Back when I worked at New Schools for New Orleans, we applied for a $30m federal grant to turnaround failing schools in New Orleans and scale the model to Tennessee.
CREDO just came out with a research study on our efforts. Their findings, and my analysis, are below.
The New Schools Were Much Better than the Ones They Replaced
Here’s what CREDO found when they compared the schools we created to the schools we replaced:
In New Orleans, we replaced schools (“closing schools”) that were at 26th percentile in the state with new schools (“CRM schools”) that performed at the ~33rd percentile in the state at the end of the study.
In Tennessee, schools went from the ~17th percentile to the ~23rd percentile by the end of the study.
To quote the CREDO report: “the CRM schools in both New Orleans and Tennessee showed significantly higher academic growth compared to the Closing schools they replaced.”
Translated into days of learning, these are large effects: “Closing school students experience 63 fewer days of learning in reading and 86 fewer days of learning in math when compared to students in non-CRM schools… students in CRM schools make comparable academic growth to non-CRM students.”
The New Schools Performed About the Same as Other Schools in the City
When CREDO compared the new schools to other existing schools (rather than the failing schools they replaced), they found no statistically significant effects:
In other words, the new schools that replaced the failing schools performed no better or worse than other existing schools in the city.
On one hand, this is disappointing. Our most ambitious targets included having the new schools be amongst the highest performing schools in the city.
On the other hand, this is still a major improvement: the new schools replaced failing schools and ended up achieving at the same level of most other schools in the city.
Building a System that Keeps Getting Better
Replacing failing schools with new schools is a process, not a one-time intervention.
Ideally, a subset of the schools you created will do really well, and then, overtime, these schools will continue to grow. The ones that don’t do well will not be supported to do additional turnarounds.
Over the long-haul, gradually increasing the number and scale of high-quality school operators is more important than the average effect of the first wave of replacements.
Here’s what CREDO found across the new schools when they compared them to existing schools:
In New Orleans, 50% of the new schools had positive effects in both Math and Reading. This is really positive: half of our turnaround schools in New Orleans achieved significantly better results than existing schools across the city.
In Tennessee, only one school had positive effects in both Math and Reading, though a few other schools had positive effects in only reading.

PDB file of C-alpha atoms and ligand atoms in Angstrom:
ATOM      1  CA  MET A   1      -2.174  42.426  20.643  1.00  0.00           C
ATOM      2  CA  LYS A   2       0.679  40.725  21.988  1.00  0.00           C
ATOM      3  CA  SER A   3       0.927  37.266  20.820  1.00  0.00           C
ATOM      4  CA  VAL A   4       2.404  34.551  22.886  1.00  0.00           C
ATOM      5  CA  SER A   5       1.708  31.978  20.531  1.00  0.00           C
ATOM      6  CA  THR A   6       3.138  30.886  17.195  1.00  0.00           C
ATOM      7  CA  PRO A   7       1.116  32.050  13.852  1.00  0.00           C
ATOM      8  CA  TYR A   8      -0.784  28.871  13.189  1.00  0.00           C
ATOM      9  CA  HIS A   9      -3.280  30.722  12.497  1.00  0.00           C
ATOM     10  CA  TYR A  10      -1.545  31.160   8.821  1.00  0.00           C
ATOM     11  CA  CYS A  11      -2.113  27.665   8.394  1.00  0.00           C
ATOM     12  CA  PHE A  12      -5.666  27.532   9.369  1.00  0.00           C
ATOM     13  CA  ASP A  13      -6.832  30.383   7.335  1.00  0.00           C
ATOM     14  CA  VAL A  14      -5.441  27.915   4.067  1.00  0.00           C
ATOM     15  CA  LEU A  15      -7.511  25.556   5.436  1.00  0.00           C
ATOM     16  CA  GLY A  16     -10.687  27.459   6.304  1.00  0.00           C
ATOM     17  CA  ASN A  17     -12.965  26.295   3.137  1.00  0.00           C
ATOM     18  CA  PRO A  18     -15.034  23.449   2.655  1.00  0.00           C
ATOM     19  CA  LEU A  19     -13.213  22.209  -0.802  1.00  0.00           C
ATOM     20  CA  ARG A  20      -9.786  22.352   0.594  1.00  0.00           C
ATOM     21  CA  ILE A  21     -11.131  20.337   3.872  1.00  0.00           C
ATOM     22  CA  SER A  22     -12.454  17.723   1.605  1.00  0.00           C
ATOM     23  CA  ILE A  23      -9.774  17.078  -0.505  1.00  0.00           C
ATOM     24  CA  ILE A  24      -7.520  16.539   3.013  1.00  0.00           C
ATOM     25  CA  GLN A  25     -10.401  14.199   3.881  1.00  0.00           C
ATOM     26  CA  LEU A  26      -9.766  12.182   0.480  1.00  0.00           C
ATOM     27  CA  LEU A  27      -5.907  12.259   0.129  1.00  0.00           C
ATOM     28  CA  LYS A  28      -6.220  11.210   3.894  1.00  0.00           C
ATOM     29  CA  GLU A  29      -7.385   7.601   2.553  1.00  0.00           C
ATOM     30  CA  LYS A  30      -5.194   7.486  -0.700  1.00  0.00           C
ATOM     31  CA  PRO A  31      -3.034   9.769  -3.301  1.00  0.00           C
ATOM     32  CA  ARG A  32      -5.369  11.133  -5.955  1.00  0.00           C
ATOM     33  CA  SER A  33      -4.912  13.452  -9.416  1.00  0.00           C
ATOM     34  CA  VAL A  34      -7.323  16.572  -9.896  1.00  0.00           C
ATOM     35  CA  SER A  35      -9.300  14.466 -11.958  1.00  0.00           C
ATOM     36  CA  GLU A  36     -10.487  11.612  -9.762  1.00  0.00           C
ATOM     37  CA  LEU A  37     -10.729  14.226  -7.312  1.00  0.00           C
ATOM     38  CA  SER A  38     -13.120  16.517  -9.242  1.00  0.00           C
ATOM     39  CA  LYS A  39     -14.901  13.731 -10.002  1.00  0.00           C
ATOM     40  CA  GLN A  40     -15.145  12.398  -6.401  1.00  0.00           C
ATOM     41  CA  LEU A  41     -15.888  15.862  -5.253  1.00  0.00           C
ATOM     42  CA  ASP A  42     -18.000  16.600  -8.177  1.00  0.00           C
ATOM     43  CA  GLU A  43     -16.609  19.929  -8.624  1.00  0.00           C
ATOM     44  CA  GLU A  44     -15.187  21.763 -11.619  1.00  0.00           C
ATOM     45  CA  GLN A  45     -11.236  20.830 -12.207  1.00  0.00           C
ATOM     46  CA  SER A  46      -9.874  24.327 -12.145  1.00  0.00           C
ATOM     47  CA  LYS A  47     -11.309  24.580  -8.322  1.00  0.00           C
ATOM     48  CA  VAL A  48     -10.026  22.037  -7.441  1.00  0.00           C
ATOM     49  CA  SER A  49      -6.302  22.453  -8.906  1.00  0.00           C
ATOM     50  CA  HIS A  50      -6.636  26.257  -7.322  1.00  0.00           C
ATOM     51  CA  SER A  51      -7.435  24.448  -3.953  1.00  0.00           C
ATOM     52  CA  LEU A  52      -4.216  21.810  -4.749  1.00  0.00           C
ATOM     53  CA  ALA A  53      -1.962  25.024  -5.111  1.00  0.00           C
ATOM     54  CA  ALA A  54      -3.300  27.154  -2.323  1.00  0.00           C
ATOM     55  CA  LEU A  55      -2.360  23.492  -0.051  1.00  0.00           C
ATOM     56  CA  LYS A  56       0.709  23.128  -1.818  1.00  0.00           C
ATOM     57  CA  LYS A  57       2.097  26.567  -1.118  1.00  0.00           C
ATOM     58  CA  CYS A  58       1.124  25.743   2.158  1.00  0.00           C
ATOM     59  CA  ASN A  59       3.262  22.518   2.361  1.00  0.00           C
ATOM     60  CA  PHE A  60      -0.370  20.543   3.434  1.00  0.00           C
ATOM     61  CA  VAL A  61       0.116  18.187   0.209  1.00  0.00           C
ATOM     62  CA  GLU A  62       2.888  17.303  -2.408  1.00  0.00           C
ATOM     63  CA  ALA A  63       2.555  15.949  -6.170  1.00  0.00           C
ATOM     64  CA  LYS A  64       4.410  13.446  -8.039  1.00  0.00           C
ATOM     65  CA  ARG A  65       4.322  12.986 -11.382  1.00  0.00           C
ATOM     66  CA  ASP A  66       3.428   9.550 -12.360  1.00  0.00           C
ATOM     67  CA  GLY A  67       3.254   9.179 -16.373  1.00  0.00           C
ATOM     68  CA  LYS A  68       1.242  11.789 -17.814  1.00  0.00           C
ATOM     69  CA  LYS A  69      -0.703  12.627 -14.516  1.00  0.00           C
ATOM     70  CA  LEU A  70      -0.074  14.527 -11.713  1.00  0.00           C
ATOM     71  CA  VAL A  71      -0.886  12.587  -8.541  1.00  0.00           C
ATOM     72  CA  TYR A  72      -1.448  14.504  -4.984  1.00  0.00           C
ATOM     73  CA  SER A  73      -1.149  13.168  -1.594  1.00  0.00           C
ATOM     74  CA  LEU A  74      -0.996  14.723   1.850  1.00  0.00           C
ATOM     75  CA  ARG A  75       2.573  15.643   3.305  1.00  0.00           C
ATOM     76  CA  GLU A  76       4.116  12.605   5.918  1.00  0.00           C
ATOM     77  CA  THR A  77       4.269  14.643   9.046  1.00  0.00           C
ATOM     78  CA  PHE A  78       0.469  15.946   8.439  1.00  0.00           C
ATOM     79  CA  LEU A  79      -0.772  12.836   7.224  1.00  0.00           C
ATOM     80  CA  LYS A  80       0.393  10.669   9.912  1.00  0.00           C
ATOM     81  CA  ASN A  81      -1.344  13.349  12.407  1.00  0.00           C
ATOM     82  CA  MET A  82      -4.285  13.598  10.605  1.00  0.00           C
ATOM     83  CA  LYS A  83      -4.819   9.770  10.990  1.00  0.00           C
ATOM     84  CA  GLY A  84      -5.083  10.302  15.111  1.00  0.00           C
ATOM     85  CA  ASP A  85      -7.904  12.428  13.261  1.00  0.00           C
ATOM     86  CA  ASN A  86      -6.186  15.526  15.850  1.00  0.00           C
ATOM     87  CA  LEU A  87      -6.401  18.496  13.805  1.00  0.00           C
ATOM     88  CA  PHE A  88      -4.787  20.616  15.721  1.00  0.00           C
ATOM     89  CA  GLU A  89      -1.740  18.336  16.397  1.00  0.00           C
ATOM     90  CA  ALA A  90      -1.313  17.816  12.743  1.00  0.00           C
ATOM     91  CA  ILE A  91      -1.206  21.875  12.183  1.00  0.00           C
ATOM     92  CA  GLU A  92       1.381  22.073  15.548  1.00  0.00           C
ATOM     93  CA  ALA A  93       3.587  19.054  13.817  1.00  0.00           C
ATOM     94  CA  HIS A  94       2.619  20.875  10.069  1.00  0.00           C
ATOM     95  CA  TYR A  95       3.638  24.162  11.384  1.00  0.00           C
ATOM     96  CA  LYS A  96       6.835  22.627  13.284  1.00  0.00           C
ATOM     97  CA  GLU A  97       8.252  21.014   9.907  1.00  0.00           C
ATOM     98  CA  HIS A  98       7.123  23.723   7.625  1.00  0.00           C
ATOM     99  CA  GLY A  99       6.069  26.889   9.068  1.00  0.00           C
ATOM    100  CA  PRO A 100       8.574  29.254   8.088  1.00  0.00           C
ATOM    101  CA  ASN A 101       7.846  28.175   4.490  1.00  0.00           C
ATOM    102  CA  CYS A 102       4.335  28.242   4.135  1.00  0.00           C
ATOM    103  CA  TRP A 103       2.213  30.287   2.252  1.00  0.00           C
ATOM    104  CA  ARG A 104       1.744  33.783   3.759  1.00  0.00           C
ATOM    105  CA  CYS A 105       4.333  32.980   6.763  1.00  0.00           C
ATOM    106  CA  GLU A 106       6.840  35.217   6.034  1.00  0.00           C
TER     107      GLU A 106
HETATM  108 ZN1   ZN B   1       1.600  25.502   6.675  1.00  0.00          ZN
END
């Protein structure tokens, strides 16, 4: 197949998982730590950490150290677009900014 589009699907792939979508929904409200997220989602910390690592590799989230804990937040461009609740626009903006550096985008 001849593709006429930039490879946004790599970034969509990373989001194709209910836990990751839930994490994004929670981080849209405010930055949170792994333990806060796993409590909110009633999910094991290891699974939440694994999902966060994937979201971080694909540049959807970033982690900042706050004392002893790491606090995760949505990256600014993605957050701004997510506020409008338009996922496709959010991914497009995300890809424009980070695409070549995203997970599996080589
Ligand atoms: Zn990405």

This makes me optimistic that the school operator base in New Orleans will continue to have the capacity to replace more failing schools over time.
The early results in Tennessee are a bit more worrying on the operator quality front, and the next few years will be extremely important in ensuring that a healthy operator base emerges.
Lastly: CREDO found that replacing failing schools with fresh start schools (that opened one grade at a time) had a higher success rate than whole school turnarounds. My takeaway here is that you need a mature operator base to do a lot of whole school turnarounds, and no city had enough capacity to really do whole school at scale. In hindsight, we should have done more fresh starts and less whole school turnarounds.
Was the Effort a Success?
At the outset of the project, I remember debating with our research partners at CREDO about how to set-up the evaluation.
I argued that we should ultimately be judged on whether or not the new schools we created were better than the failing schools we replaced.
I didn’t think we should be primarily judged on whether or not the new schools were better than other existing schools that weren’t failing.
Yes, we did include language in the grant application that had goals of schools performing much better than existing schools. And as we executed the project we tried to pick school operators that we thought could deliver top tier results. Our highest aspirations weren’t met. This is disappointing, but it does not mean the project was a failure.
Rather, I consider the project to be a positive step forward in improving public education in these cities.
Making Things Better
The result of the project strikes at the heart of what’s so difficult about education reform: our aspirations for our most at-risk children are incredibly high, but making progress in creating better educational opportunities is very difficult.
In roughly a five year period, we replaced failing schools with new schools that were on average 7 percentile points higher in state performance, which translates to an extra 60-90 days of learning per year.
If the process of opening and replacement continues, what is a modest success right now may eventually become a great success.
I hope that this occurs and that New Orleans continues on its impressive track record of increasing student achievement. As a reminder, the federal grant was just one piece of an overall effort that has radically reduced failing schools in the city: